The Outdoor Wedding Dance has long been celebrated as the high point of Pieter Brueghel the Younger’s oeuvre and has rightly been described by Georges Marlier, the great early twentieth-century scholar of Flemish art, as ‘one of the most popular of all subjects in Flemish painting at the beginning of the seventeenth century’(G. Marlier, Pierre Brueghel le Jeune, Brussels, 1969, p. 188). The present panel had escaped scholarly attention until it reappeared on the art market in the 1950s, and has subsequently been praised by Klaus Ertz as ranking amongst the best and unquestionably autograph versions of the subject (‘gehört zu den besten, unzweifelhaft eigenhändigen Versionen des Themas.’; op. cit., p. 723). This subject belongs to an iconographic tradition depicting the various episodes occurring throughout a Flemish peasant wedding day. This visual tradition was largely founded by Pieter Breugel the Elder, whose Wedding Feast of circa 1568 (Vienna, Kunsthistorisches Museum) is the most iconic example of the genre. The Vienna composition was also taken up by the Younger Brueghel in four surviving panels, one of which is being offered as lot 14 in this sale.
The present composition, on the other hand, derives from a lost drawing or painting by Bruegel the Elder, known from an engraving by Pieter van der Heyden, and published by Hieronymus Cock (fig. 1). Pieter the Younger however developed and elaborated on this engraved composition and, unlike the print, placed considerable emphasis on the outdoor landscape setting, in which the vertical tree trunks act as repoussoirs and frame the scene. It has been suggested that Pieter the Elder’s original is a painting in the Detroit Institute of Arts, dated to 1566 (fig. 2). This claim should however be questioned on the basis of numerous differences in composition, and the fact that the picture is oriented in the same direction as the print – thus suggesting it was made after the engraved model. In his monograph, Ertz proposes that the Detroit picture may actually be a contemporary copy after a lost work by the Elder (Ertz, op. cit., p. 689). The most important difference is that in the Detroit picture the bride has mingled with the dancing guests, whilst in this panel, she sits in the background before a canopy.
Displayed before her is a plate bearing coins given to her as wedding gifts. A clue to her more reserved position may lie in the inscription accompanying van der Heyden’s print, describing the bride as ‘full and sweet’ – in other words, pregnant.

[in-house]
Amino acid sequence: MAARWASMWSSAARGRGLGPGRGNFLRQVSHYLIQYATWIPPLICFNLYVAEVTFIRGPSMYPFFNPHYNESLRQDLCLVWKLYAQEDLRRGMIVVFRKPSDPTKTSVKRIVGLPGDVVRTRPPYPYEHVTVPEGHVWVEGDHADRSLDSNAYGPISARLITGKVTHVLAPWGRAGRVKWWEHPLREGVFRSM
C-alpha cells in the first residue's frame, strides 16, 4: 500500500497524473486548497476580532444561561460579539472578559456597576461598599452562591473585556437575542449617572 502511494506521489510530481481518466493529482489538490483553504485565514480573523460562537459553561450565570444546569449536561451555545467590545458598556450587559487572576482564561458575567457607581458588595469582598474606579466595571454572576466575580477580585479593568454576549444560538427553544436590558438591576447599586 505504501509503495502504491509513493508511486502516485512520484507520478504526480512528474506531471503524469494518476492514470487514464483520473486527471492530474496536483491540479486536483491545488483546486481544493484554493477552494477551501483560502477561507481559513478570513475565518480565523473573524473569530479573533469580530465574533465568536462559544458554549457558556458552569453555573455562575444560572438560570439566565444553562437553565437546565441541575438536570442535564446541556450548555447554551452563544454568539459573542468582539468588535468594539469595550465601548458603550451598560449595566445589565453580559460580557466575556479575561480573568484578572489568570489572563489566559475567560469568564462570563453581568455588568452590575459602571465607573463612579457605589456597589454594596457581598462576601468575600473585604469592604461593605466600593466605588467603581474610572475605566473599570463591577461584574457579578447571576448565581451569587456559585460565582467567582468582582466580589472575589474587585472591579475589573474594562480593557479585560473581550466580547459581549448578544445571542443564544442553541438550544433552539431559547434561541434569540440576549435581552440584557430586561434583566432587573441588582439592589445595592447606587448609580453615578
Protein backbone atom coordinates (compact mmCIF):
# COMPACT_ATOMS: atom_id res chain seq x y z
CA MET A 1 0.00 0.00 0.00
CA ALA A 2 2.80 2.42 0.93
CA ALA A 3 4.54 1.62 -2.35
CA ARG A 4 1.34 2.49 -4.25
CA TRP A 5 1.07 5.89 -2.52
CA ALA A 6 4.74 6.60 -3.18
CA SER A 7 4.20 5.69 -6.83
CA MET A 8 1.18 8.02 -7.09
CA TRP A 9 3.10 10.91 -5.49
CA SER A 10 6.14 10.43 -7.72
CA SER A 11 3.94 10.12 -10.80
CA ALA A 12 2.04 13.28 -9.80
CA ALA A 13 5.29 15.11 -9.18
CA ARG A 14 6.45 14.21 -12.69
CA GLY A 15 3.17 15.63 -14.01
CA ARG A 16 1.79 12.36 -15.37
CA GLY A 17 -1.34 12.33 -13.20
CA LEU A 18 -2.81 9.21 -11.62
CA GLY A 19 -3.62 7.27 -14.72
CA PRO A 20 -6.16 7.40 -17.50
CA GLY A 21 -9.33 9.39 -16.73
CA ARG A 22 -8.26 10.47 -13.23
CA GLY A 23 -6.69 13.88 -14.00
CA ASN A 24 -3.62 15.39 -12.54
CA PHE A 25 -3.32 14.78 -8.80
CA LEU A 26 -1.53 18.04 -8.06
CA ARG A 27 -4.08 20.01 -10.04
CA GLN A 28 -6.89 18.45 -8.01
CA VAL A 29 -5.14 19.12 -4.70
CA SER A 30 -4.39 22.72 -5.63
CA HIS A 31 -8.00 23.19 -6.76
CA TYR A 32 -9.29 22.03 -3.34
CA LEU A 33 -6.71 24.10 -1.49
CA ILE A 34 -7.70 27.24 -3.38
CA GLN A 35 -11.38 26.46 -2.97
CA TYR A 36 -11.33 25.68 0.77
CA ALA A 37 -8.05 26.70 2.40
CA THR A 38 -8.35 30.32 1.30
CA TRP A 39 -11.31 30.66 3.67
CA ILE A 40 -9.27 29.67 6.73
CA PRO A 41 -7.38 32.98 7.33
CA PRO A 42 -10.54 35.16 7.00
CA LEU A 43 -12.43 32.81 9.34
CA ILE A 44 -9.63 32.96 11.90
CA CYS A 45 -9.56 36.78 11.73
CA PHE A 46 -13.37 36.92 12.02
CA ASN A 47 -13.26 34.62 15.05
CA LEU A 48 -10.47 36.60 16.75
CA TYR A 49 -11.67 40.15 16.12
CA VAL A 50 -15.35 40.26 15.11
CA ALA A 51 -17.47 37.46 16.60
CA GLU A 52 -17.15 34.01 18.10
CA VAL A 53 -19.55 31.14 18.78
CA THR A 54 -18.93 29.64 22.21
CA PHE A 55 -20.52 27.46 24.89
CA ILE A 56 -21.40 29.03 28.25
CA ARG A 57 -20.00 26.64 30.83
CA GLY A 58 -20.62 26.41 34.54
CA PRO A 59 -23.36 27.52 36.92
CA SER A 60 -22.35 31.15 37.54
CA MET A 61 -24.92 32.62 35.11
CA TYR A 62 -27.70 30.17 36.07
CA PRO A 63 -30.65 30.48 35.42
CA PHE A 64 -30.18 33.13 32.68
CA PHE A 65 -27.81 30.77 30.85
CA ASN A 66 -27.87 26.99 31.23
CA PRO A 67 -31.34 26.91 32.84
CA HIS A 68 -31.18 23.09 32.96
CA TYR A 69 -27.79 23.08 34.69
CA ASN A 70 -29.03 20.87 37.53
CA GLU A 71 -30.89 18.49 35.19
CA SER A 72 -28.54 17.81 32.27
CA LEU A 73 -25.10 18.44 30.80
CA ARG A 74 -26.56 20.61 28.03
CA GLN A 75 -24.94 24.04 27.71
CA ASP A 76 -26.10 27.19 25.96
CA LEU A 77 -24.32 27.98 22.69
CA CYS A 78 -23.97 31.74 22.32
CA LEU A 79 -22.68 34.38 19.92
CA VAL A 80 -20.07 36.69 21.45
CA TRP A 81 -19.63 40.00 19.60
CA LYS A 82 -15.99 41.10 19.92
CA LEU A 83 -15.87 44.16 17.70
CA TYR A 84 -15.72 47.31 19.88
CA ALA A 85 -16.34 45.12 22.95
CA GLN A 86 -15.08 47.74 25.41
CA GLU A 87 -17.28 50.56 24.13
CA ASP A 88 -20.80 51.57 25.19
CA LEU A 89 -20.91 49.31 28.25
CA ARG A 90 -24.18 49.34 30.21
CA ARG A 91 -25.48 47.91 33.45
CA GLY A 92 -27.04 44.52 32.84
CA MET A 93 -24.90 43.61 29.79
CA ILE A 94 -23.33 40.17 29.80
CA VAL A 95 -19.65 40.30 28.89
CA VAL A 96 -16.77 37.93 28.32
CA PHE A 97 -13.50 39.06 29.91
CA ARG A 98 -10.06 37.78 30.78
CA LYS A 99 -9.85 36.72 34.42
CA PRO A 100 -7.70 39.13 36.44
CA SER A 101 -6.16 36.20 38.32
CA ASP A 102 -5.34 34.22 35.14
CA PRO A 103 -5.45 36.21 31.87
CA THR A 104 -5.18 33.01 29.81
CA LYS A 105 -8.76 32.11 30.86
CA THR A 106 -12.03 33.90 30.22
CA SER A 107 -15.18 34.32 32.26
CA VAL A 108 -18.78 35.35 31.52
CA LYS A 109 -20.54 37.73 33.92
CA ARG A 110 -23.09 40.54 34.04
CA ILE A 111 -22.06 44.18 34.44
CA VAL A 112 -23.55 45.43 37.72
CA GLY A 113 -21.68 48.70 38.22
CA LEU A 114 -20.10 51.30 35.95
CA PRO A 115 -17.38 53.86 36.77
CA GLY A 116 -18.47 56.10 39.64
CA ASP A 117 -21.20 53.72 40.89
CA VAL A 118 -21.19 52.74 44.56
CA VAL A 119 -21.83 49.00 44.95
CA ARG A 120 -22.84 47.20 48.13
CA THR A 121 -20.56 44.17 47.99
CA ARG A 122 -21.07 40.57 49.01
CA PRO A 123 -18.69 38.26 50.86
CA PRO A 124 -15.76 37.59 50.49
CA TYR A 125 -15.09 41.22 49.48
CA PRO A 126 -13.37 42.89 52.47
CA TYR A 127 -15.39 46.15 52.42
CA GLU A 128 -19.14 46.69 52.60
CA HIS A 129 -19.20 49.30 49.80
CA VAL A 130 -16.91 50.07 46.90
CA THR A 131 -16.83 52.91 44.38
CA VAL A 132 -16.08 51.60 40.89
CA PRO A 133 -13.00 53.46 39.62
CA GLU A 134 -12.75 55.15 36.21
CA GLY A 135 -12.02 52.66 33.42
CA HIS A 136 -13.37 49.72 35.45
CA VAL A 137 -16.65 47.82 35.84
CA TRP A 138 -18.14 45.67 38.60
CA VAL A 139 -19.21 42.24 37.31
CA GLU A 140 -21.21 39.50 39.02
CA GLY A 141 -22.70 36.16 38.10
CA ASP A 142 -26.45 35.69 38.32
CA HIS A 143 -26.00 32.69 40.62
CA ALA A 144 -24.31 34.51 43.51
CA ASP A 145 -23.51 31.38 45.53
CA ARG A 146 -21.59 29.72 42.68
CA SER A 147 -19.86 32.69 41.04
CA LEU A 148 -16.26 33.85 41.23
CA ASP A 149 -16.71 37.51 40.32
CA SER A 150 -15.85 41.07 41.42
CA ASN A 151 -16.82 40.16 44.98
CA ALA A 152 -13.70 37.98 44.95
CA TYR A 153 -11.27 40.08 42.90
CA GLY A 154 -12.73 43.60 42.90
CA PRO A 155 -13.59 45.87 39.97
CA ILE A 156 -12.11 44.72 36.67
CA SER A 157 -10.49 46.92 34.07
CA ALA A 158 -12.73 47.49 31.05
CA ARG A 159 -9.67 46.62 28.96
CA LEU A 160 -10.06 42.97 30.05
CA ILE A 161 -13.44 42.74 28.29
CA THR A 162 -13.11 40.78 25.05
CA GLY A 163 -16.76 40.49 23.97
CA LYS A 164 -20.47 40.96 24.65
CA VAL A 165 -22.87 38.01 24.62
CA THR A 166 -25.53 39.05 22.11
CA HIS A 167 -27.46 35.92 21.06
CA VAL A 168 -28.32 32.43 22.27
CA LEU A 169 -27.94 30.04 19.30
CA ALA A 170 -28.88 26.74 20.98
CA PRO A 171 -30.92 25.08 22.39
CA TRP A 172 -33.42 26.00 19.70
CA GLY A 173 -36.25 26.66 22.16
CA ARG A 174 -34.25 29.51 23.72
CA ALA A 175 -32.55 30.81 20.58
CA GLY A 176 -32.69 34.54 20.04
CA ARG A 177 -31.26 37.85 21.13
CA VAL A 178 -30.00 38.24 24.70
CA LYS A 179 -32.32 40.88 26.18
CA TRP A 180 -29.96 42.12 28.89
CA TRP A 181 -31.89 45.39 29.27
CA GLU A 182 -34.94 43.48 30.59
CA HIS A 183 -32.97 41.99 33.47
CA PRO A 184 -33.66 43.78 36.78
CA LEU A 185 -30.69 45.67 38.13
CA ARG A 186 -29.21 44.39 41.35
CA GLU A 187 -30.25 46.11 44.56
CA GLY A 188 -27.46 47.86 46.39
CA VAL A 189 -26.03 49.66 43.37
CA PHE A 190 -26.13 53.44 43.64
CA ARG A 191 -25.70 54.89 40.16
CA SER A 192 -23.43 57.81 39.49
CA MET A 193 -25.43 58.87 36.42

Pieter the Younger’s works of this type can be divided into two groups: those painted in the same arrangement as van der Heyden’s engraving, and those in reverse. The present picture, together with the majority of autograph versions, belongs to the latter group, believed to derive directly from his father’s lost work rather than from the print.
The earliest known paintings of this subject by Pieter the Younger are those in the Musées Royaux des Beaux-Arts, Brussels, and the Walters Art Gallery, Baltimore, both of which are signed and dated 1607. The present lot belongs to the later treatments of this theme, which were executed until 1626. The picture bears the mark of the panel maker Michiel Claessens, who was active in Antwerp between 1590 and 1637, and dean of the guild of St. Luke in 1617.
Pieter Brueghel the Younger must have worked closely with him over the years as his brand can also be found on another panel of the same subject, dated 1625, which sold in these Rooms on 3 July 2012, lot 40 (£1,553,250) as well as on examples of The Good Shepherd of 1616 (Brussels, Musées Royaux des Beaux-Arts de Belgique and Christie’s, London, 2 December 2014, lot 17).
The Outdoor Wedding Dance is one of the Brueghel family’s most enduringly popular compositions, with at least 30 recorded autograph versions by Pieter the Younger. This spectacular success has been credited by some to the serious moral undertone of this seemingly joyful celebration, warning of the attendant perils of over-indulgence, lust or greed. Yet this interpretation is far from certain. Instead, these works can be regarded as exemplifying the witty and intelligently observed combination of naturalism and humour that has ensured their undiminished popularity and relevance from the seventeenth century until the present day.